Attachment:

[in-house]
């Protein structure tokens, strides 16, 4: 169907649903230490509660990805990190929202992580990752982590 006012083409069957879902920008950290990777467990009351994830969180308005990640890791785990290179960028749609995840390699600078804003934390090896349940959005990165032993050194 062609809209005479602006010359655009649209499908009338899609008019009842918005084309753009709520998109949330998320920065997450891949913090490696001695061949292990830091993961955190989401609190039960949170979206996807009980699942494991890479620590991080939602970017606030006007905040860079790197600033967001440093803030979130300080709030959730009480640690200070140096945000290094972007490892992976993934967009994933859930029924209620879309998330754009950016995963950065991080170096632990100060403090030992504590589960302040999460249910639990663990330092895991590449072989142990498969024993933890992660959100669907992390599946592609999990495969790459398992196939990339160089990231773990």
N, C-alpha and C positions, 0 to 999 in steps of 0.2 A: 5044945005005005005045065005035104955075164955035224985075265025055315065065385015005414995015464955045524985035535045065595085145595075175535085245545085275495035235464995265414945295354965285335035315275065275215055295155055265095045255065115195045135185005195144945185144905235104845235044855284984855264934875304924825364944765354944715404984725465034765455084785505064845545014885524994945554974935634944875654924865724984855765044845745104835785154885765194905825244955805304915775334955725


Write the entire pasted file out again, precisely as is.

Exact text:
[in-house]
């Protein structure tokens, strides 16, 4: 169907649903230490509660990805990190929202992580990752982590 006012083409069957879902920008950290990777467990009351994830969180308005990640890791785990290179960028749609995840390699600078804003934390090896349940959005990165032993050194 062609809209005479602006010359655009649209499908009338899609008019009842918005084309753009709520998109949330998320920065997450891949913090490696001695061949292990830091993961955190989401609190039960949170979206996807009980699942494991890479620590991080939602970017606030006007905040860079790197600033967001440093803030979130300080709030959730009480640690200070140096945000290094972007490892992976993934967009994933859930029924209620879309998330754009950016995963950065991080170096632990100060403090030992504590589960302040999460249910639990663990330092895991590449072989142990498969024993933890992660959100669907992390599946592609999990495969790459398992196939990339160089990231773990």
N, C-alpha and C positions, 0 to 999 in steps of 0.2 A: 5044945005005005005045065005035104955075164955035224985075265025055315065065385015005414995015464955045524985035535045065595085145595075175535085245545085275495035235464995265414945295354965285335035315275065275215055295155055265095045255065115195045135185005195144945185144905235104845235044855284984855264934875304924825364944765354944715404984725465034765455084785505064845545014885524994945554974935634944875654924865724984855765044845745104835785154885765194905825244955805304915775334955725